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Tony Cook
 

In parking fight with Wynn, this round goes to Adelson

20 December 2007

LAS VEGAS, Nevada -- Sheldon Adelson won his latest bout with rival casino mogul Steve Wynn on Wednesday, a contest in which the billionaire Strip neighbors clashed over the seemingly dull issue of parking spaces.

Adelson, chairman of Las Vegas Sands Corp., won permission from local government leaders to provide fewer parking spots for his new convention center than next-door casinoman Wynn wanted.

The Clark County Commission granted Adelson a waiver reducing the number of parking spaces to 1,865, less than 60 percent of the number originally proposed.

Wynn's concern is that conventioneers will poach parking spaces from his casino and others. He has long argued that Adelson has not provided enough parking for his properties.

Sound mundane? Not in Las Vegas, especially when it pits the world's sixth richest man (Adelson) against rich guy No. 264 on the Forbes list of world wealth.

Adelson's moves leading up to the county's decision:

He won approval in July 2006 for a new 1.5 million-square-foot convention center behind his company's Sands Expo & Convention Center, county records show. The plans called for 3,280 parking spots in a garage Sands would include in the center.

County engineers had safety concerns, however, unrelated to the parking. They worried about the thousands of conventioneers who would stroll to other resorts by crossing the busy intersection of Sands Avenue and Koval Lane. So commissioners required Adelson to build an elaborate pedestrian bridge that would go around a parking garage owned by Wynn, shoot up Sands Avenue, cross Koval, duck under the Monorail and intersect another pedestrian bridge before finally linking up with Adelson's other properties.

The catch: The pedestrian bridge Adelson's structure would intersect with belongs to Wynn.

In a brief moment of partnership, the competitors signed an agreement in March allowing construction of the bridge. But in November, Adelson changed his plans.

He sought to expand the convention center by 187,000 square feet while also slashing the number of parking spaces.

Adelson's representatives, including former U.S. senator for Nevada Richard Bryan, argued that the proposed convention center would be "in conjunction" with the company's existing Venetian and Palazzo resorts. As such, the Adelson team argued, the center should be subjected to a parking standard of one space per 1,000 square feet of floor space.

The plan approved by the county 17 months earlier looked on the new convention center as a stand-alone structure, requiring two spaces per 1,000 square feet. That interpretation was supported by the presence of Wynn's parking structure. It stands between the convention center and Adelson's resorts - suggesting the two sites are not conjoining.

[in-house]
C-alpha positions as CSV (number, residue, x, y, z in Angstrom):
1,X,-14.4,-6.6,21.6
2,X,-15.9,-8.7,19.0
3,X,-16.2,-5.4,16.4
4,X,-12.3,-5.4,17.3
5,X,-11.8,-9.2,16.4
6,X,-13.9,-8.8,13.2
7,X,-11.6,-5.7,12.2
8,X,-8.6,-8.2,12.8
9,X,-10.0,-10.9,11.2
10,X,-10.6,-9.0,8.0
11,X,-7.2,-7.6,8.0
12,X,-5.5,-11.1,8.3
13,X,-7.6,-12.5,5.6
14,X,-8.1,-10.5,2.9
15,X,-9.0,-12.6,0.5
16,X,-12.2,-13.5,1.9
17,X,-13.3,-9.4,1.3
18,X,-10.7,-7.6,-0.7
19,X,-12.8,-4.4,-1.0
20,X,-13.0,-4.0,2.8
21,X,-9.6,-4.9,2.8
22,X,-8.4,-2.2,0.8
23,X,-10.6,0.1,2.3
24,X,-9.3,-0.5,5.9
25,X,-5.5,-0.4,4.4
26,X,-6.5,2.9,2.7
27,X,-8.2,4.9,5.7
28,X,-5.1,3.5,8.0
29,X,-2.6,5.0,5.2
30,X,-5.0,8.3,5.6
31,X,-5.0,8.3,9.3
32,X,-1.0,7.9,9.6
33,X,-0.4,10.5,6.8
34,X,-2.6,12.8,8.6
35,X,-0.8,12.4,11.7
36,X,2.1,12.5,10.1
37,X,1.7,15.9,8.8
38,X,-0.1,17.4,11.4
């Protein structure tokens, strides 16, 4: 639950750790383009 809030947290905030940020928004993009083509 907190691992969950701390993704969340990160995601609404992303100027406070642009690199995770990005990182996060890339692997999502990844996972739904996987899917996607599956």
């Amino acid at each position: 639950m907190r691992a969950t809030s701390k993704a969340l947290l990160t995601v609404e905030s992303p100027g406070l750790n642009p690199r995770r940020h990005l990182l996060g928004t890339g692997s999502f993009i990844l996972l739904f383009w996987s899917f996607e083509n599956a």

But county staff agreed with Adelson's new interpretation and recommended reducing the parking requirement.

Enter Wynn. His attorney sent a letter to the district attorney's office, arguing that the new center would indeed stand alone. The district attorney agreed.

So Adelson's company changed its request. Instead of quibbling over "in conjunction" and "stand-alone," the Sands would simply request a waiver of the parking requirement.

That waiver was the issue before commissioners Wednesday.

Wynn's attorney, Todd Bice, argued that Adelson had misled Wynn and commissioners originally by assuring them that he would provide more parking. Bice said Adelson used those initial plans to get Wynn to sign off on the pedestrian bridge, then changed the rules.

"We negotiated ... because they told us they were going to build a different convention center with twice as much parking," Bice said. "They should be asked to live with what they represented to us."

Bryan countered that no other convention centers were held to the standard of two parking spots per 1,000 square feet. The exception is the Las Vegas Convention Center, the county's only stand-alone convention facility. It long ago received a waiver allowing it to provide 1.1 parking spots per 1,000 square feet.

The board sided with Adelson. On a 5-1 vote, it agreed to reduce the parking ratio to 1.1 spaces per 1,000 square feet. Commissioner Tom Collins voted no. Chairman Rory Reid abstained because he works at the same law firm as Bryan.

Though the matter is settled for now, it might not be the last matchup between Adelson and Wynn over the issue. Bice suggested that Wynn might take the fight to another venue down the street, a place called district court.